Thursday, May 30, 2013

Horseshoe Crabs at Slaughter Beach, DE

On Saturday I met up with a new friend and we drove up to Slaughter Beach in Delaware where we hoped to witness one of the oldest mating rituals on planet Earth, the spawning of the Horseshoe Crab. We left early so we could stop at interesting places on the way and found a really cool junk place near Bridgeville.
We met our group at a park and went for a very unorganized hike first at which my toe argued against doing but I persevered and actually didn't feel too bad afterwards. But we weren't disappointed with the boring hike, we were all anxious for the sun to drop and the tide to come in so we could witness the amazing crab spectacle. They are seen in bigger numbers at high tides and also with a full moon. we were going to have both this evening.
 We saw this poster in the park office and our hopes were high that we'd see as many as shown here.
One poor victim.
Where are they?
We got down on the sand and noticed a few dead crabs upturned along the shore, casualties from the previous high tide's spawning. but as far as live ones were concerned, we couldn't see one. We waited and as the sun went down and the water washed up closer to our feet, they came.
 First we noticed bumps in the water, the odd large lump dotted here and there, but as we got closer we saw that they were the first arrivals, gradually grouping together as more arrived, until after about 30 minutes, the shoreline was a mass of moving crabs. It was an amazing sight. The females are larger than the males as they lay thousands of eggs at a time. She lays them in the wet sand while the males work their way back and forth fertilizing them.
The Horseshoe Crab isn't actually a crab but is more closely related to the spider or scorpions. they have eight eyes, 2 of which are on the top of their shells and long tails which they use as rudders or to flip themselves over when they find themselves upside down. They were doing this quite often with so many of them wriggling around and are very vulnerable and likely to die if they are not righted, so we were constantly helping the flipped ones back onto their feet as we walked up and down the beach. Their shells are like armor casings but not as thick as I had assumed.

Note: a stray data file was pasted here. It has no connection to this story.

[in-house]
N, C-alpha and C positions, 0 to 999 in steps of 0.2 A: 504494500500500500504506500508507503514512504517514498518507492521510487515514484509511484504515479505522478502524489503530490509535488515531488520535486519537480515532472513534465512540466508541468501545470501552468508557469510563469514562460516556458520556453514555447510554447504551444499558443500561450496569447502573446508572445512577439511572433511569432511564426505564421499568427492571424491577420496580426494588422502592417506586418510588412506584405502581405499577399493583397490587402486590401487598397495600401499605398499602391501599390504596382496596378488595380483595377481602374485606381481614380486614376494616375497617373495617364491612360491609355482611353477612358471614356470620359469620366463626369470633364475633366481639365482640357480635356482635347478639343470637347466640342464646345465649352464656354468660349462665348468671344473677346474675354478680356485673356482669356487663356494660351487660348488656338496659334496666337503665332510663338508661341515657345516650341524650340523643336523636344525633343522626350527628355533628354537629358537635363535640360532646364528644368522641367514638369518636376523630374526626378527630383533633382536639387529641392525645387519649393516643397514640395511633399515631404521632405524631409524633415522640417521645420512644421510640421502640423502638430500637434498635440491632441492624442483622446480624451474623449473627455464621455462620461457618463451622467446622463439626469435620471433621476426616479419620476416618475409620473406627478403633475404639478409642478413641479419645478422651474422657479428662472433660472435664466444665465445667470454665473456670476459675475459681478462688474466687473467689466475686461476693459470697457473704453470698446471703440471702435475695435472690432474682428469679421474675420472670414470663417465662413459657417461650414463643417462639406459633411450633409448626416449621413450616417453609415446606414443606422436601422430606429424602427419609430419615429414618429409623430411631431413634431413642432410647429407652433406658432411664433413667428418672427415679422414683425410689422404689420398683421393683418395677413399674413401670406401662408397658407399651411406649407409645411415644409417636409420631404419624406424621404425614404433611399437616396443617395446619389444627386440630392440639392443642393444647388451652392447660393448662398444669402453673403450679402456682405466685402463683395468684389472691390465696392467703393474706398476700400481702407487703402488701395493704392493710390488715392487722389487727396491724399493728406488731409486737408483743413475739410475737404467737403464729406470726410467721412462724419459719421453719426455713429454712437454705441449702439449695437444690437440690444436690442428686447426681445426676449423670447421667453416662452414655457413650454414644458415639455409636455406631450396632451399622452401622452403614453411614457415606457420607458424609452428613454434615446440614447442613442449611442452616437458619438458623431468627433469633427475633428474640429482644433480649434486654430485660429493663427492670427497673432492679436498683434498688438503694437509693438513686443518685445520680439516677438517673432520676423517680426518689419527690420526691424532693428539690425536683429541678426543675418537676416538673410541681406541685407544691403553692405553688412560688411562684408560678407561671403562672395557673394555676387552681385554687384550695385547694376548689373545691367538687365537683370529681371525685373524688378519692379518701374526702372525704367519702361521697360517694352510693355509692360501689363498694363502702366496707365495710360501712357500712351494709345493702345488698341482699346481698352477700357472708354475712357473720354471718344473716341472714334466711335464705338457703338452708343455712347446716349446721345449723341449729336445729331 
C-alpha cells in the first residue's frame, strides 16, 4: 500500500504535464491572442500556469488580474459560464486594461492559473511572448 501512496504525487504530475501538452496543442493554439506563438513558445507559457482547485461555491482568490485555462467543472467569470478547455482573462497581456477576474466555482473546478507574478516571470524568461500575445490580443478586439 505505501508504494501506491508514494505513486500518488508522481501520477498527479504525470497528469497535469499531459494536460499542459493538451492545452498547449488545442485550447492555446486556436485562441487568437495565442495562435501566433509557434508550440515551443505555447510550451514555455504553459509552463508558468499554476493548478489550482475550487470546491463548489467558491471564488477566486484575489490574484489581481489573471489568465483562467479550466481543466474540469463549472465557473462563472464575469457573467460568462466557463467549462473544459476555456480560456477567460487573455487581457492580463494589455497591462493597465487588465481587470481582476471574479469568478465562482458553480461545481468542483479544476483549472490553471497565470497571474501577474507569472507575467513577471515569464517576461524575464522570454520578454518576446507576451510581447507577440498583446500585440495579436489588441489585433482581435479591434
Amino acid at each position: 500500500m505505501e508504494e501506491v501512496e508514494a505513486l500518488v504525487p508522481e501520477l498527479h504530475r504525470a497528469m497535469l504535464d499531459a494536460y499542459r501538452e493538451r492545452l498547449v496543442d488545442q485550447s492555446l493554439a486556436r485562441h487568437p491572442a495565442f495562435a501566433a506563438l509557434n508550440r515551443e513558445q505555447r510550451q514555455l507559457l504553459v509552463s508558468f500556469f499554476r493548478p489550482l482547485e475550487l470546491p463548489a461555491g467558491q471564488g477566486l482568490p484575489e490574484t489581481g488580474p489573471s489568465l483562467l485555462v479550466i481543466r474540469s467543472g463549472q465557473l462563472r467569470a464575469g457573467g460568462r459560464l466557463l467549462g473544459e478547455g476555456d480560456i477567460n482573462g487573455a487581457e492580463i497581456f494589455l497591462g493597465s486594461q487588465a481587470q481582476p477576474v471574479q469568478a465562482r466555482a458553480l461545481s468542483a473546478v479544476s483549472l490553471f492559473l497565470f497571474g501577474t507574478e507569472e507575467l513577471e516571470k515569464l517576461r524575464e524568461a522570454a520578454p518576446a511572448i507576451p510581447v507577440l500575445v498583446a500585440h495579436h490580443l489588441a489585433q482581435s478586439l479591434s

We had an amazing time watching these wondrous creatures and loved being part of a ritual that has been going on for millions of years, These crabs have been around more than 200 million years more than the dinosaurs and they certainly have a prehistoric look about them. They've hardly changed in appearance at all.
Eventually we left them to other watchers who had arrived and who immediately set about flipping over the upside down crabs, who were wriggling their legs as if to say, "Hurry up! Over here, I need a hand!" It was going to be a long night for these hardy and voracious arthropods, but after 450 millions years they certainly don't need any rehearsals for their moonlight dance.

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